score:510

Accepted answer

Try something like this utilizing oneOfType or PropTypes.node

import PropTypes from 'prop-types'

...

static propTypes = {
    children: PropTypes.oneOfType([
        PropTypes.arrayOf(PropTypes.node),
        PropTypes.node
    ]).isRequired
}

or

static propTypes = {
    children: PropTypes.node.isRequired,
}

score:0

Example:

import React from 'react';
import PropTypes from 'prop-types';

class MenuItem extends React.Component {
    render() {
        return (
            <li>
                <a href={this.props.href}>{this.props.children}</a>
            </li>
        );
    }
}

MenuItem.defaultProps = {
    href: "/",
    children: "Main page"
};

MenuItem.propTypes = {
    href: PropTypes.string.isRequired,
    children: PropTypes.string.isRequired
};

export default MenuItem;

Picture: Shows you error in console if the expected type is different

Picture: Shows you error in console if the expected type is different

score:0

Accoriding to propTypes documentation element is used for React element, and children is one of them:

// A React element.
optionalElement: PropTypes.element,

Then you can combine it with arrayOf

Component.propTypes = { children: PropTypes.arrayOf(PropTypes.element).isRequired, };

Then it will require at least one children.

score:2

Try a custom propTypes :

 const  childrenPropTypeLogic = (props, propName, componentName) => {
          const prop = props[propName];
          return React.Children
                   .toArray(prop)
                   .find(child => child.type !== 'div') && new Error(`${componentName} only accepts "div" elements`);
 };


static propTypes = {

   children : childrenPropTypeLogic

}

Fiddle

const {Component, PropTypes} = React;

 const  childrenPropTypeLogic = (props, propName, componentName) => {
             var error;
          var prop = props[propName];
    
          React.Children.forEach(prop, function (child) {
            if (child.type !== 'div') {
              error = new Error(
                '`' + componentName + '` only accepts children of type `div`.'
              );
            }
          });
    
          return error;
    };
    
  

class ContainerComponent extends Component {
  static propTypes = {
    children: childrenPropTypeLogic,
  }

  render() {
    return (
      <div>
        {this.props.children}
      </div>
    );
  }
}



class App extends Component {
   render(){
    return (
    <ContainerComponent>
        <div>1</div>
        <div>2</div>
      </ContainerComponent>
    )
   }
}

ReactDOM.render(<App /> , document.querySelector('section'))
<script src="https://cdnjs.cloudflare.com/ajax/libs/react/15.1.0/react.min.js"></script>
<script src="https://cdnjs.cloudflare.com/ajax/libs/react/15.1.0/react-dom.min.js"></script>

<section />

score:4

If you want to include render prop components:

  children: PropTypes.oneOfType([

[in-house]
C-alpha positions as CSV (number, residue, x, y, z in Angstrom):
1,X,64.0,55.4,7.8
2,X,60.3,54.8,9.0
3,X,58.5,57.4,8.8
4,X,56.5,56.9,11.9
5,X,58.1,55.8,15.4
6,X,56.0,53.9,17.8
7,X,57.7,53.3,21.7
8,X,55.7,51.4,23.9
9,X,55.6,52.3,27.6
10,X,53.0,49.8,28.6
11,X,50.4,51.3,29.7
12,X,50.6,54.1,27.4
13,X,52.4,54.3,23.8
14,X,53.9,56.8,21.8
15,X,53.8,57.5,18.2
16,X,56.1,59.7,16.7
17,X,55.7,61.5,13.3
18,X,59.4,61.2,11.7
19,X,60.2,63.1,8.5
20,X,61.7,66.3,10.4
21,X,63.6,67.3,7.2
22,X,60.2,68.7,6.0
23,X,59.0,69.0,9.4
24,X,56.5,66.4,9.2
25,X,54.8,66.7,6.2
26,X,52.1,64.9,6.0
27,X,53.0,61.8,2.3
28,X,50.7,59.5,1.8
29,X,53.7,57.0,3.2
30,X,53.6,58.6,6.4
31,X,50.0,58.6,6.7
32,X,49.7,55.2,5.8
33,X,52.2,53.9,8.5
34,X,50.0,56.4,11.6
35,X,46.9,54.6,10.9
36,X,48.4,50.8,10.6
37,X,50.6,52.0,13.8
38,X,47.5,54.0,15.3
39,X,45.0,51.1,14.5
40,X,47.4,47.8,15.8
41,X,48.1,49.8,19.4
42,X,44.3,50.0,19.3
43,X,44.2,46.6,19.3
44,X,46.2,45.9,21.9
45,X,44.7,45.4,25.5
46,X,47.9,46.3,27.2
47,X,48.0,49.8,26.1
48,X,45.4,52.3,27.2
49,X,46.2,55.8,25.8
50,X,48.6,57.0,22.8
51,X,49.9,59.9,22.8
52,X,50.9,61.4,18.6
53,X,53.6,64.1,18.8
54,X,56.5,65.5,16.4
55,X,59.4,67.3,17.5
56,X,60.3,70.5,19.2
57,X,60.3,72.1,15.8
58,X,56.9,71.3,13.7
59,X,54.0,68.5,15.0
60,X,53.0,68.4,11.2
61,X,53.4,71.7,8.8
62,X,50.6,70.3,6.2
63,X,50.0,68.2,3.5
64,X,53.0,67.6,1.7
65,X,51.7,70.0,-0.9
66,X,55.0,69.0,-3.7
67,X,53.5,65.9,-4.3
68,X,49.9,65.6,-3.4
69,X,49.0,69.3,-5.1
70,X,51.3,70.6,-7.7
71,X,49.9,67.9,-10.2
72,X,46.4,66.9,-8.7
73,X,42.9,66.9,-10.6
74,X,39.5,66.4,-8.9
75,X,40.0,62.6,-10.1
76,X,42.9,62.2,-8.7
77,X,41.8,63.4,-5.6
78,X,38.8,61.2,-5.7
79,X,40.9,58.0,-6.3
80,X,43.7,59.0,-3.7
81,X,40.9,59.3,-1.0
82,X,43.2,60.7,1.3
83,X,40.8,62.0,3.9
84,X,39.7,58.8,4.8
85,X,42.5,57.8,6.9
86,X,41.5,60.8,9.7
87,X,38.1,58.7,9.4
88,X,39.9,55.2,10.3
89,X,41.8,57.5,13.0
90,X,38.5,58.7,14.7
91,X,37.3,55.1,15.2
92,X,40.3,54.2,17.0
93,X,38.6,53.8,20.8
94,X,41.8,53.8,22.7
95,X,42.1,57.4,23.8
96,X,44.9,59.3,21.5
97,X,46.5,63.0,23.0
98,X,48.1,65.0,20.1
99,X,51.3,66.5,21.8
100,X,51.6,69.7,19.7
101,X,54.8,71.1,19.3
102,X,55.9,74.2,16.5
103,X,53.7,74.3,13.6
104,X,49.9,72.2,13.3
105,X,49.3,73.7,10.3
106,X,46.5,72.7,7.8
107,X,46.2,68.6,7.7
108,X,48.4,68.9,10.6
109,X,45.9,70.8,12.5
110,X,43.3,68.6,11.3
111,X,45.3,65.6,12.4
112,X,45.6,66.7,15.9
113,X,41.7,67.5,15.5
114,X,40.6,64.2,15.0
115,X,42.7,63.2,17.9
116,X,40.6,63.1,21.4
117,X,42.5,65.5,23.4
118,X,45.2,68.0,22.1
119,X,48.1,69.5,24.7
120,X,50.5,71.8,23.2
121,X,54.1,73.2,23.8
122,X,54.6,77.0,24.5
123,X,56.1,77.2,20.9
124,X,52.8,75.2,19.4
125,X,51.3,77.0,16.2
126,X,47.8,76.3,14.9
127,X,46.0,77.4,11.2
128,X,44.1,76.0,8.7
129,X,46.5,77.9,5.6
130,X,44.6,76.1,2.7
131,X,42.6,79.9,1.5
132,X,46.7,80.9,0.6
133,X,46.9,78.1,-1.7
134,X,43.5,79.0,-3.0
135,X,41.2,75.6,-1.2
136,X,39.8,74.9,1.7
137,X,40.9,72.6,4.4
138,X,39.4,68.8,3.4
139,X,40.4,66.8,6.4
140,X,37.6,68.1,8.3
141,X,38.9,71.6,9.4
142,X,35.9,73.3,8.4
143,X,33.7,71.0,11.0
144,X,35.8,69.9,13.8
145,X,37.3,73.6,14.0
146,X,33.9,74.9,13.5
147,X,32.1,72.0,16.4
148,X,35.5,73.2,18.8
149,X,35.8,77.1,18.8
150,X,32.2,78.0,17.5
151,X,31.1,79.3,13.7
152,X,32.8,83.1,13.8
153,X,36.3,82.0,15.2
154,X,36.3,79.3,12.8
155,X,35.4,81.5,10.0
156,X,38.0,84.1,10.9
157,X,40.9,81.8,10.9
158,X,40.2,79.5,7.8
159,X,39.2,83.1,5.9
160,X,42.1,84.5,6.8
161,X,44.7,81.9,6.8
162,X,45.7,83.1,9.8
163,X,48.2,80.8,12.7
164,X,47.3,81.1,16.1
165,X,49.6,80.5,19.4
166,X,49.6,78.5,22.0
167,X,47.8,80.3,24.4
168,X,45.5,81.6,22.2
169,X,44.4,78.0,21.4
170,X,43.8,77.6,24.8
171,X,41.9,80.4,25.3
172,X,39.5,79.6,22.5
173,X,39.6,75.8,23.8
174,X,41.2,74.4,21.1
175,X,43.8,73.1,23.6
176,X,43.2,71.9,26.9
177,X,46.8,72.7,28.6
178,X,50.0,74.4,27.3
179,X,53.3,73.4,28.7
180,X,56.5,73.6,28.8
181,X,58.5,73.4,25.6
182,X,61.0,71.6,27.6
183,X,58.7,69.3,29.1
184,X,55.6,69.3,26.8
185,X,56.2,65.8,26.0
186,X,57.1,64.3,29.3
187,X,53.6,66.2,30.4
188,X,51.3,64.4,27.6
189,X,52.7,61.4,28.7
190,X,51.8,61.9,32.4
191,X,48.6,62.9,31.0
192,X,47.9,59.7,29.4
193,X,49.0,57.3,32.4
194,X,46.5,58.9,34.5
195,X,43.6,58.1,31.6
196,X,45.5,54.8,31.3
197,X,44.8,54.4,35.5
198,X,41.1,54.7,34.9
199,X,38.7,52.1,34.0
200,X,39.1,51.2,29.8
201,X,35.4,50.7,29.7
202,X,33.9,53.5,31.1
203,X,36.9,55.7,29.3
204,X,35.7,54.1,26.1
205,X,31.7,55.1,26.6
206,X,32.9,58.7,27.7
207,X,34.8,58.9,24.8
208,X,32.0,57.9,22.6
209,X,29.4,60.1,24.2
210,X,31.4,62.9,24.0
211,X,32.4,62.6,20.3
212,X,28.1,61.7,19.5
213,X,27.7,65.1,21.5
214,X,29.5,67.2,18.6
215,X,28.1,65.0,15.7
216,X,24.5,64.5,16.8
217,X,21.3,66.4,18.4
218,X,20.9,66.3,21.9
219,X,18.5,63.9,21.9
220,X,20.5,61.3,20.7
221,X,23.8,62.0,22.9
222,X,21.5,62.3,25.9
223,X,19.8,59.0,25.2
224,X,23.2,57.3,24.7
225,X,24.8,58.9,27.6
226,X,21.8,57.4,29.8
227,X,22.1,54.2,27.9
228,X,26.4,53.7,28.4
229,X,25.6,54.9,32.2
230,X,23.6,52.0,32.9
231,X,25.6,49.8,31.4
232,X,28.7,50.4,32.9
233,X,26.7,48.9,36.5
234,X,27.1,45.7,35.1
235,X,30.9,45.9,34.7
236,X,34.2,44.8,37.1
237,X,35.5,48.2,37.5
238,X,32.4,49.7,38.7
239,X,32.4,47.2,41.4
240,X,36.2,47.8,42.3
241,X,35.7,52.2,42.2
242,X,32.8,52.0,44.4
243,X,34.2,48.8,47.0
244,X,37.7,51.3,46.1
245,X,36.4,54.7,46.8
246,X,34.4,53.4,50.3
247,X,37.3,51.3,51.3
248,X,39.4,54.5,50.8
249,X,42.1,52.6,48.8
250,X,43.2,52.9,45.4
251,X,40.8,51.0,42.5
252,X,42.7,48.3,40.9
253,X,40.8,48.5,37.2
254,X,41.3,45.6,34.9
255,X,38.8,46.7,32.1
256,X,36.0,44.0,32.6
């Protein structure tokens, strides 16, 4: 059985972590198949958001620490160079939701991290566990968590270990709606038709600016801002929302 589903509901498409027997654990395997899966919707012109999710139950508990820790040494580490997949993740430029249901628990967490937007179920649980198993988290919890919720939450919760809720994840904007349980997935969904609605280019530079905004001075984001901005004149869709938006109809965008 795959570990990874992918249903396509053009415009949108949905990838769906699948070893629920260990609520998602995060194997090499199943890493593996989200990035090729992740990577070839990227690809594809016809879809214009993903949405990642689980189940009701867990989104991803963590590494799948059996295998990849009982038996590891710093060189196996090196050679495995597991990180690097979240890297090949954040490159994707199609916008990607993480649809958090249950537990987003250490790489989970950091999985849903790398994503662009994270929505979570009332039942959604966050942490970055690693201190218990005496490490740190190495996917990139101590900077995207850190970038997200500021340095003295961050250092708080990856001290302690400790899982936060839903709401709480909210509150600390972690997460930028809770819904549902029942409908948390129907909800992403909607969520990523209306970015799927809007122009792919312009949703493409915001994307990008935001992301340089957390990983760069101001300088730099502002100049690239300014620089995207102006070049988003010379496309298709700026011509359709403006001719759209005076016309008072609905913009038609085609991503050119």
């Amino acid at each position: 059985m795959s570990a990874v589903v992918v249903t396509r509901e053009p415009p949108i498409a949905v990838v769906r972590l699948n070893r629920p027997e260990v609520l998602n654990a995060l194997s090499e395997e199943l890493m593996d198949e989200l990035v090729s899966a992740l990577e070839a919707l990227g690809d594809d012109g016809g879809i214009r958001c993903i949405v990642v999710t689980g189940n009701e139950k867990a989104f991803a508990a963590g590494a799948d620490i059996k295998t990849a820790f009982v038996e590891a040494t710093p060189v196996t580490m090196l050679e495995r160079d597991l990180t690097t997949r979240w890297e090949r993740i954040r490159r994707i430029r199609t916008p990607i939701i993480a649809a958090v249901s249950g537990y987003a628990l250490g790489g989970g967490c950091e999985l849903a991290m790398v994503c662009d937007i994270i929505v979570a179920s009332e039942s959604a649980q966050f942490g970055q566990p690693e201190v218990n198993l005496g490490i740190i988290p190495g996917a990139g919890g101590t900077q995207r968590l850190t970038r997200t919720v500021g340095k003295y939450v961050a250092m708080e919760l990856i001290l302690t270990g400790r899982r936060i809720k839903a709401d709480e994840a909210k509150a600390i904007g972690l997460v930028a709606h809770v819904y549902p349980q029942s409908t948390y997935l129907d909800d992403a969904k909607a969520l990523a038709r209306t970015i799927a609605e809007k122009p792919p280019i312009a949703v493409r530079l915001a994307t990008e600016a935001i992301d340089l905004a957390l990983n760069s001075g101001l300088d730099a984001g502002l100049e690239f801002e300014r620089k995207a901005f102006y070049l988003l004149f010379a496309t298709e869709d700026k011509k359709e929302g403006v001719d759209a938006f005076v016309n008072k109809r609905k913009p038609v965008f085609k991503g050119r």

PropTypes.arrayOf(PropTypes.node),
    PropTypes.node,
    PropTypes.func
  ])

score:6

If you want to match exactly a component type, check this

MenuPrimary.propTypes = {
  children: PropTypes.oneOfType([
    PropTypes.arrayOf(MenuPrimaryItem),
    PropTypes.objectOf(MenuPrimaryItem)
  ])
}

If you want to match exactly some component types, check this

const HeaderTypes = [
  PropTypes.objectOf(MenuPrimary),
  PropTypes.objectOf(UserInfo)
]

Header.propTypes = {
  children: PropTypes.oneOfType([
    PropTypes.arrayOf(PropTypes.oneOfType([...HeaderTypes])),
    ...HeaderTypes
  ])
}

score:15

The answers here don't seem to quite cover checking the children exactly. node and object are too permissive, I wanted to check the exact element. Here is what I ended up using:

  • Use oneOfType([]) to allow for single or array of children
  • Use shape and arrayOf(shape({})) for single and array of children, respectively
  • Use oneOf for the child element itself

In the end, something like this:

import PropTypes from 'prop-types'
import MyComponent from './MyComponent'

children: PropTypes.oneOfType([
  PropTypes.shape({
    type: PropTypes.oneOf([MyComponent]),
  }),
  PropTypes.arrayOf(
    PropTypes.shape({
      type: PropTypes.oneOf([MyComponent]),
    })
  ),
]).isRequired

This issue helped me figure this out more clearly: https://github.com/facebook/react/issues/2979

score:33

The PropTypes documentation has the following

// Anything that can be rendered: numbers, strings, elements or an array
// (or fragment) containing these types.
optionalNode: PropTypes.node,

So, you can use PropTypes.node to check for objects or arrays of objects

static propTypes = {
   children: PropTypes.node.isRequired,
}

score:61

For me it depends on the component. If you know what you need it to be populated with then you should try to specify exclusively, or multiple types using:

PropTypes.oneOfType 

If you want to refer to a React component then you will be looking for

PropTypes.element

Although,

PropTypes.node

describes anything that can be rendered - strings, numbers, elements or an array of these things. If this suits you then this is the way.

With very generic components, who can have many types of children, you can also use the below. However I wouldn't recommend it. As mentioned in the comments below, it does somewhat defeat the point of using PropTypes and there are usually other ways to specify what your component requires. Also bare in mind that eslint and ts may (probably) not be happy with this lack of specificity:

PropTypes.any

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